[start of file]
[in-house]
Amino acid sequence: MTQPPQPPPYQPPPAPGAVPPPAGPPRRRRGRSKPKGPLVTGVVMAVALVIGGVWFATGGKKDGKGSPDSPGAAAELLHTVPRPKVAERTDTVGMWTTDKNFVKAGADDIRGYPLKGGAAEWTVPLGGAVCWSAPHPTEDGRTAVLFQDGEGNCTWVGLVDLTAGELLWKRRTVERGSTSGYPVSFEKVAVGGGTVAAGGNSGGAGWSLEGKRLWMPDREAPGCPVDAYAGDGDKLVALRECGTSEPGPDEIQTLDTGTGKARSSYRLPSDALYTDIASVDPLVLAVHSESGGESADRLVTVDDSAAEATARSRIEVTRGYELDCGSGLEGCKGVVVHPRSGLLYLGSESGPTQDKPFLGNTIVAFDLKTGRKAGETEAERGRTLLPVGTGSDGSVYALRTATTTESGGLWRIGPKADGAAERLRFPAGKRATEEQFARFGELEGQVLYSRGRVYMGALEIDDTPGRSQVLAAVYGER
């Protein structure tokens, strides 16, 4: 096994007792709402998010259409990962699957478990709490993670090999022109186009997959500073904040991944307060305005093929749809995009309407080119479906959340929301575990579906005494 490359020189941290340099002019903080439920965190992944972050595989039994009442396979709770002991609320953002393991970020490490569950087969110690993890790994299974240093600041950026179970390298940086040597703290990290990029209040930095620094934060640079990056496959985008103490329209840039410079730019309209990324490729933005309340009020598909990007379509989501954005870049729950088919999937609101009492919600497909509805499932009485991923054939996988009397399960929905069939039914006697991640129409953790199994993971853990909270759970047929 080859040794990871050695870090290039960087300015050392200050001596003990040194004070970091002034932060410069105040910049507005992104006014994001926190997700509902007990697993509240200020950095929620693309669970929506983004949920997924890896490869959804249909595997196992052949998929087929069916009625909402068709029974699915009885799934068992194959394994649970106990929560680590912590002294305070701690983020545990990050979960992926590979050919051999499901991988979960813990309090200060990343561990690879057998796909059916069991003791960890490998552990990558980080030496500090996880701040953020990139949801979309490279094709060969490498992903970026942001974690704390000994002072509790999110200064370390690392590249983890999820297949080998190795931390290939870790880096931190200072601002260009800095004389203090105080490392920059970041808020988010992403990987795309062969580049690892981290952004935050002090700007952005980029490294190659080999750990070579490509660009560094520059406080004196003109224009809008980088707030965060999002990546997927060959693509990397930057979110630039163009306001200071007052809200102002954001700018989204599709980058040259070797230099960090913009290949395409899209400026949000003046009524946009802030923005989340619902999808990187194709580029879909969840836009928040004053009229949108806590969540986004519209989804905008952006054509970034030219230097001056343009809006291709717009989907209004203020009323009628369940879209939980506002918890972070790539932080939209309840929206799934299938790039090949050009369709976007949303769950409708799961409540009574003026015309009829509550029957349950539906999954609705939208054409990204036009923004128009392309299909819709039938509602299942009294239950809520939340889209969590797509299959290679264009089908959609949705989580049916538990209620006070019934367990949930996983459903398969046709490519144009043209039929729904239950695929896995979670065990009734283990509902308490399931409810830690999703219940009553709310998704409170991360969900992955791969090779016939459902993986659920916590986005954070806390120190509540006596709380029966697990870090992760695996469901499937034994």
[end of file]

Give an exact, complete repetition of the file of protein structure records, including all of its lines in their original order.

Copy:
[in-house]
Amino acid sequence: MTQPPQPPPYQPPPAPGAVPPPAGPPRRRRGRSKPKGPLVTGVVMAVALVIGGVWFATGGKKDGKGSPDSPGAAAELLHTVPRPKVAERTDTVGMWTTDKNFVKAGADDIRGYPLKGGAAEWTVPLGGAVCWSAPHPTEDGRTAVLFQDGEGNCTWVGLVDLTAGELLWKRRTVERGSTSGYPVSFEKVAVGGGTVAAGGNSGGAGWSLEGKRLWMPDREAPGCPVDAYAGDGDKLVALRECGTSEPGPDEIQTLDTGTGKARSSYRLPSDALYTDIASVDPLVLAVHSESGGESADRLVTVDDSAAEATARSRIEVTRGYELDCGSGLEGCKGVVVHPRSGLLYLGSESGPTQDKPFLGNTIVAFDLKTGRKAGETEAERGRTLLPVGTGSDGSVYALRTATTTESGGLWRIGPKADGAAERLRFPAGKRATEEQFARFGELEGQVLYSRGRVYMGALEIDDTPGRSQVLAAVYGER
């Protein structure tokens, strides 16, 4: 096994007792709402998010259409990962699957478990709490993670090999022109186009997959500073904040991944307060305005093929749809995009309407080119479906959340929301575990579906005494 490359020189941290340099002019903080439920965190992944972050595989039994009442396979709770002991609320953002393991970020490490569950087969110690993890790994299974240093600041950026179970390298940086040597703290990290990029209040930095620094934060640079990056496959985008103490329209840039410079730019309209990324490729933005309340009020598909990007379509989501954005870049729950088919999937609101009492919600497909509805499932009485991923054939996988009397399960929905069939039914006697991640129409953790199994993971853990909270759970047929 080859040794990871050695870090290039960087300015050392200050001596003990040194004070970091002034932060410069105040910049507005992104006014994001926190997700509902007990697993509240200020950095929620693309669970929506983004949920997924890896490869959804249909595997196992052949998929087929069916009625909402068709029974699915009885799934068992194959394994649970106990929560680590912590002294305070701690983020545990990050979960992926590979050919051999499901991988979960813990309090200060990343561990690879057998796909059916069991003791960890490998552990990558980080030496500090996880701040953020990139949801979309490279094709060969490498992903970026942001974690704390000994002072509790999110200064370390690392590249983890999820297949080998190795931390290939870790880096931190200072601002260009800095004389203090105080490392920059970041808020988010992403990987795309062969580049690892981290952004935050002090700007952005980029490294190659080999750990070579490509660009560094520059406080004196003109224009809008980088707030965060999002990546997927060959693509990397930057979110630039163009306001200071007052809200102002954001700018989204599709980058040259070797230099960090913009290949395409899209400026949000003046009524946009802030923005989340619902999808990187194709580029879909969840836009928040004053009229949108806590969540986004519209989804905008952006054509970034030219230097001056343009809006291709717009989907209004203020009323009628369940879209939980506002918890972070790539932080939209309840929206799934299938790039090949050009369709976007949303769950409708799961409540009574003026015309009829509550029957349950539906999954609705939208054409990204036009923004128009392309299909819709039938509602299942009294239950809520939340889209969590797509299959290679264009089908959609949705989580049916538990209620006070019934367990949930996983459903398969046709490519144009043209039929729904239950695929896995979670065990009734283990509902308490399931409810830690999703219940009553709310998704409170991360969900992955791969090779016939459902993986659920916590986005954070806390120190509540006596709380029966697990870090992760695996469901499937034994």